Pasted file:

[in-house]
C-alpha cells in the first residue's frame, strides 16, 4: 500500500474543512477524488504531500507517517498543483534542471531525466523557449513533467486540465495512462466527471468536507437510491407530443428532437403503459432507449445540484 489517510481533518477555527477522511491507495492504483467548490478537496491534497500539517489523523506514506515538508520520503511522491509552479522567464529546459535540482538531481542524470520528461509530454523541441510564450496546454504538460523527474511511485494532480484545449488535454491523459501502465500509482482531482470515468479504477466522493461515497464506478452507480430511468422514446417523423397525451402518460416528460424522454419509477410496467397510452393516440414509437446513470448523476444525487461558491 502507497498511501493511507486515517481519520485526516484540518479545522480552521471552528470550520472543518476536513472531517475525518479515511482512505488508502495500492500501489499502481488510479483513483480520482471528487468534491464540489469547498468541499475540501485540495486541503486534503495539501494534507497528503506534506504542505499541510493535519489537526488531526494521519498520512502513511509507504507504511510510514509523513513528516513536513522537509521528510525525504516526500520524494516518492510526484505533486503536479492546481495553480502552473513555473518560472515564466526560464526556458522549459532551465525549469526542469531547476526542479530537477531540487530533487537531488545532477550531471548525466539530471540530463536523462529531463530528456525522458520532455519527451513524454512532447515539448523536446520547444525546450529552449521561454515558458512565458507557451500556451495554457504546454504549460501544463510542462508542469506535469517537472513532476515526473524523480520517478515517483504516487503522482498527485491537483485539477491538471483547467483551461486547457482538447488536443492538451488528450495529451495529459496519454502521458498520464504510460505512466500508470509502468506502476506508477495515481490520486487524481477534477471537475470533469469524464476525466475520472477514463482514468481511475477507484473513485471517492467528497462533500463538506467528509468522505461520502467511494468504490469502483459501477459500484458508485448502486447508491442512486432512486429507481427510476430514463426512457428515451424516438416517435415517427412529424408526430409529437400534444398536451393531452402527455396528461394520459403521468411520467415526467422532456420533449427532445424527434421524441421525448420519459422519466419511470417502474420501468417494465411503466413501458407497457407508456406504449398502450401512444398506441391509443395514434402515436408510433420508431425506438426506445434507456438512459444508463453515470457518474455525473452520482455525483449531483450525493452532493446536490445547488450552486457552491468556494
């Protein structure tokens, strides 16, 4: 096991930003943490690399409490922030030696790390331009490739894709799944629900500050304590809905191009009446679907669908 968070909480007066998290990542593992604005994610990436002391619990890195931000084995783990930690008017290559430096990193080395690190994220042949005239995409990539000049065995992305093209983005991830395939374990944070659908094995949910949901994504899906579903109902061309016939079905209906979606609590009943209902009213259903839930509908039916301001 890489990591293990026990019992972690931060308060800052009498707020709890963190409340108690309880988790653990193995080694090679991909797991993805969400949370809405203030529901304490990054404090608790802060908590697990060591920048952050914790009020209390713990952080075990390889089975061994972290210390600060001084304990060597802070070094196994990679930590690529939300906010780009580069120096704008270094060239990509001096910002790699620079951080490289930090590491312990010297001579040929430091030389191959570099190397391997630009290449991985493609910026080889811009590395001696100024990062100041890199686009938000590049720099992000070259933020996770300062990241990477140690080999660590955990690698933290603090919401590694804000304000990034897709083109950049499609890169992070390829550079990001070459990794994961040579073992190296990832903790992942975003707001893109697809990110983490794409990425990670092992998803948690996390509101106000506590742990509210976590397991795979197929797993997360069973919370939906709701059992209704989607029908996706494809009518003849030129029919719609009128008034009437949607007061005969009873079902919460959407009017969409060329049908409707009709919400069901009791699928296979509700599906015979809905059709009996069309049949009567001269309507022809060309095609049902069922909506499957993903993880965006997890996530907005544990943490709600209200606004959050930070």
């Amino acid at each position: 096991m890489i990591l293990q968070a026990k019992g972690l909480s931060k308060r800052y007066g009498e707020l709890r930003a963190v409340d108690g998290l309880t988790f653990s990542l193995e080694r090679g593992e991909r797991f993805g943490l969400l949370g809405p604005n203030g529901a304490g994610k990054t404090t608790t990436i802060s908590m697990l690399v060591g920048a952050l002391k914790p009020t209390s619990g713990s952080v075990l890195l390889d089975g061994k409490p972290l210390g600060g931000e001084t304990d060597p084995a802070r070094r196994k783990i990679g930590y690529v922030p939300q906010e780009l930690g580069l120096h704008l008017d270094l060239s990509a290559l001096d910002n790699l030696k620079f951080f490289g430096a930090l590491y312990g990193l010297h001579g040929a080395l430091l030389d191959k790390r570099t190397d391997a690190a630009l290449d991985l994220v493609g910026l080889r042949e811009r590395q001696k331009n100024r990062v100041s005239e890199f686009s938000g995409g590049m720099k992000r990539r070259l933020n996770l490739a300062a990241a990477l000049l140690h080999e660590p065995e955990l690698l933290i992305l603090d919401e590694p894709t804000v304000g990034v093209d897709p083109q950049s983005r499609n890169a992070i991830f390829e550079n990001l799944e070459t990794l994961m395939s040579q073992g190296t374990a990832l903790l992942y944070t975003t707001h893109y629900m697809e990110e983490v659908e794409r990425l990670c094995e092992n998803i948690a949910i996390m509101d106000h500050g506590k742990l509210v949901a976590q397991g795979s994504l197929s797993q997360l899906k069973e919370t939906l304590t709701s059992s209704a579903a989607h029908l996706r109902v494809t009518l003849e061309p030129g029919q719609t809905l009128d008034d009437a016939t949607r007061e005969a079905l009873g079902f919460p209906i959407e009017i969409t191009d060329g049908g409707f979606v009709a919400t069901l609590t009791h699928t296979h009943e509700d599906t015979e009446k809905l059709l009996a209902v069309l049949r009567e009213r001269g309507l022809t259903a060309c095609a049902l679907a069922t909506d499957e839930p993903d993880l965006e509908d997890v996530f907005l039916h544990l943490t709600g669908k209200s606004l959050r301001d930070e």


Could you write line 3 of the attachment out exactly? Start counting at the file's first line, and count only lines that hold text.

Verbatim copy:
């Protein structure tokens, strides 16, 4: 096991930003943490690399409490922030030696790390331009490739894709799944629900500050304590809905191009009446679907669908 968070909480007066998290990542593992604005994610990436002391619990890195931000084995783990930690008017290559430096990193080395690190994220042949005239995409990539000049065995992305093209983005991830395939374990944070659908094995949910949901994504899906579903109902061309016939079905209906979606609590009943209902009213259903839930509908039916301001 890489990591293990026990019992972690931060308060800052009498707020709890963190409340108690309880988790653990193995080694090679991909797991993805969400949370809405203030529901304490990054404090608790802060908590697990060591920048952050914790009020209390713990952080075990390889089975061994972290210390600060001084304990060597802070070094196994990679930590690529939300906010780009580069120096704008270094060239990509001096910002790699620079951080490289930090590491312990010297001579040929430091030389191959570099190397391997630009290449991985493609910026080889811009590395001696100024990062100041890199686009938000590049720099992000070259933020996770300062990241990477140690080999660590955990690698933290603090919401590694804000304000990034897709083109950049499609890169992070390829550079990001070459990794994961040579073992190296990832903790992942975003707001893109697809990110983490794409990425990670092992998803948690996390509101106000506590742990509210976590397991795979197929797993997360069973919370939906709701059992209704989607029908996706494809009518003849030129029919719609009128008034009437949607007061005969009873079902919460959407009017969409060329049908409707009709919400069901009791699928296979509700599906015979809905059709009996069309049949009567001269309507022809060309095609049902069922909506499957993903993880965006997890996530907005544990943490709600209200606004959050930070």